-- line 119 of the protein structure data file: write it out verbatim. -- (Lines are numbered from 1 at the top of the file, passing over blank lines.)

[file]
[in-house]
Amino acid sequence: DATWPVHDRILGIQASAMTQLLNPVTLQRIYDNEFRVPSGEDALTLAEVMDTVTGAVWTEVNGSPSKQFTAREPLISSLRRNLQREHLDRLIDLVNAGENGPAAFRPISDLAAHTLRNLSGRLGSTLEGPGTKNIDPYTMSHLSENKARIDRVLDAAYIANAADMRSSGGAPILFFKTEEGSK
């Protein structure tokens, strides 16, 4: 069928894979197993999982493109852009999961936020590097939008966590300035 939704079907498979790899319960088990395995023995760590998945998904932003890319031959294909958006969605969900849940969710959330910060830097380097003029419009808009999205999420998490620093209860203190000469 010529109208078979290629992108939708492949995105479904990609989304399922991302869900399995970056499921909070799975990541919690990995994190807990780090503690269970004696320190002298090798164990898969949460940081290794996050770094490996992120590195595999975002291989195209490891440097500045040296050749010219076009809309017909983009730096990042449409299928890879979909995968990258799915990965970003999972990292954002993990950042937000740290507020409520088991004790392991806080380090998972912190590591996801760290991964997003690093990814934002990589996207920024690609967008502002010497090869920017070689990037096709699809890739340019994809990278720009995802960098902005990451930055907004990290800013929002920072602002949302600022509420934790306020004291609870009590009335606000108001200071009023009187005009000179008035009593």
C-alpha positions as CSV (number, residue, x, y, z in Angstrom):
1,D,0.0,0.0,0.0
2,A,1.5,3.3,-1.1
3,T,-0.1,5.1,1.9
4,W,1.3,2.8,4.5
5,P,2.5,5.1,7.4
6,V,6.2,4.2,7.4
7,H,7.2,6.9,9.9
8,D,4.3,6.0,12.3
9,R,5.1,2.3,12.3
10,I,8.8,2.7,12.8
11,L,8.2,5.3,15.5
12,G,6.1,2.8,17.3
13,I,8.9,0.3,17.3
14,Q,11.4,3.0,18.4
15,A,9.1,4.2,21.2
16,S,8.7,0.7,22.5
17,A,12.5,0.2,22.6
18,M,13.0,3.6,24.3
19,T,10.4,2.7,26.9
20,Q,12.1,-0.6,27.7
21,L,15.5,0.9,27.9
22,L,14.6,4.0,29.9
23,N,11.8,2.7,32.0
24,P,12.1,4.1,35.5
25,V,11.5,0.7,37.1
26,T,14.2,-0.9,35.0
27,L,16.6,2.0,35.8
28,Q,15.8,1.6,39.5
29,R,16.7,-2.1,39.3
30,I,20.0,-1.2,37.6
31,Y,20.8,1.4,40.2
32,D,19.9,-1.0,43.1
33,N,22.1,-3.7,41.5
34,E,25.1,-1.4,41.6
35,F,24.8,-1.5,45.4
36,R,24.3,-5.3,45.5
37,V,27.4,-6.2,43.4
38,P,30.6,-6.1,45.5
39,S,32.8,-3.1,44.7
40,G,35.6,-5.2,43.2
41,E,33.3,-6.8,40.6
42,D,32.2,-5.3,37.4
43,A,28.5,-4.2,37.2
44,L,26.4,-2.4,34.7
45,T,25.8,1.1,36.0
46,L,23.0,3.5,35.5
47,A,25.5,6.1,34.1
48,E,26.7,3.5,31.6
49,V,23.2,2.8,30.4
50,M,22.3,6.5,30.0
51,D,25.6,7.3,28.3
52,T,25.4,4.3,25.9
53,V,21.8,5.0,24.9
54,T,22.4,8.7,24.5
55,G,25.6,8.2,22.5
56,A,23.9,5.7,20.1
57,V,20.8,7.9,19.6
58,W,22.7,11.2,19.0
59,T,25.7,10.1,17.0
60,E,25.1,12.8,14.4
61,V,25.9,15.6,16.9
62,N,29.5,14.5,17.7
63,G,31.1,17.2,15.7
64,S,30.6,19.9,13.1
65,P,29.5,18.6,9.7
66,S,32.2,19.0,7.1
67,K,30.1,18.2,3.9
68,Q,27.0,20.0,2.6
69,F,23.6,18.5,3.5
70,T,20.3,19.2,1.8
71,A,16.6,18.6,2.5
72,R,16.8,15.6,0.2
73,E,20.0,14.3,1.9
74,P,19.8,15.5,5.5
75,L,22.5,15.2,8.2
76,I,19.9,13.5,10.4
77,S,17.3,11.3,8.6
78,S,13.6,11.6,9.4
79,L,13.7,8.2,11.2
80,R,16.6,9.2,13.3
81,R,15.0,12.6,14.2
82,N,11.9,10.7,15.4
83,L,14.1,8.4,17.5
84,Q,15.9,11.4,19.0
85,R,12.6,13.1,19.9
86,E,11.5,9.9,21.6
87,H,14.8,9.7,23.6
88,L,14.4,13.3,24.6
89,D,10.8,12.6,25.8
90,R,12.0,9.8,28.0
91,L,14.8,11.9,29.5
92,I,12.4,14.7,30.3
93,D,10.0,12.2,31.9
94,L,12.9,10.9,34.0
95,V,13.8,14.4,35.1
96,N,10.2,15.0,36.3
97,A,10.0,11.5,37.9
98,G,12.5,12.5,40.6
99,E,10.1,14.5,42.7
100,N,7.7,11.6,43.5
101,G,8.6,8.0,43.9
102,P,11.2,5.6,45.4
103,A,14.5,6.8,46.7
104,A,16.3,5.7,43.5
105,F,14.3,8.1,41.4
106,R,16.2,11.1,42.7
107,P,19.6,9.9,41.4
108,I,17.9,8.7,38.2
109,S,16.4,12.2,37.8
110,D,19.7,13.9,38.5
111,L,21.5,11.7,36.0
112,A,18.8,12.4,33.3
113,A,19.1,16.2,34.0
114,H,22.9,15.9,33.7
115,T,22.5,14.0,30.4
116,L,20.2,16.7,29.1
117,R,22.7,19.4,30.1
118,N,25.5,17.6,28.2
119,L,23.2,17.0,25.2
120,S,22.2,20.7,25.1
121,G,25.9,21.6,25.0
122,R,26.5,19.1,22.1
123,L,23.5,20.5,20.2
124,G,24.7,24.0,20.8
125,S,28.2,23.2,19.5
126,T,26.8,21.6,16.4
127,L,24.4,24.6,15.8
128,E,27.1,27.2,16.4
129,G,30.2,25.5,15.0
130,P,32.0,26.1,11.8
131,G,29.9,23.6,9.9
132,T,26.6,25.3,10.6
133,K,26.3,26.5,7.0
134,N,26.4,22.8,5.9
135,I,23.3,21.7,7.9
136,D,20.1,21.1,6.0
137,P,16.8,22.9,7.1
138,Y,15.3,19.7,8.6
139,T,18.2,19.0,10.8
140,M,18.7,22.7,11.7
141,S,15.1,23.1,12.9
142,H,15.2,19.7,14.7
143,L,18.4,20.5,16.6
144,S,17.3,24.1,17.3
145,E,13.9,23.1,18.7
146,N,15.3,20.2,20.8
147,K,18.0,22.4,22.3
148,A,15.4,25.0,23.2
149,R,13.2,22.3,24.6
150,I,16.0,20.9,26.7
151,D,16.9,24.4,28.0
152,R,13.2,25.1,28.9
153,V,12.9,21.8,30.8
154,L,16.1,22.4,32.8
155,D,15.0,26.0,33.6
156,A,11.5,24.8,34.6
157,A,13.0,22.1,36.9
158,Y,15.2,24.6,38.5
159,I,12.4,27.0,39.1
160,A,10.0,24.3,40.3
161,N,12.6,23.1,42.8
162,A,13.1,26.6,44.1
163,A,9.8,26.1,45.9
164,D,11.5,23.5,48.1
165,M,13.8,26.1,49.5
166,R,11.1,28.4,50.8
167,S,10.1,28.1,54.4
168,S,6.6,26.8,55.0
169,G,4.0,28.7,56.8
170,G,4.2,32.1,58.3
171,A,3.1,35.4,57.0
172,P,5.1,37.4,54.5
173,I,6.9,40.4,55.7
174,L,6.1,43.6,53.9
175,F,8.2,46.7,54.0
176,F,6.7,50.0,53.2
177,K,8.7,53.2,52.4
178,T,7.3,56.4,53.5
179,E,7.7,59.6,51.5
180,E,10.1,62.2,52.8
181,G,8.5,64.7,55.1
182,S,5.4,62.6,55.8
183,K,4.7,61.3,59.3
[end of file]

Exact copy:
115,T,22.5,14.0,30.4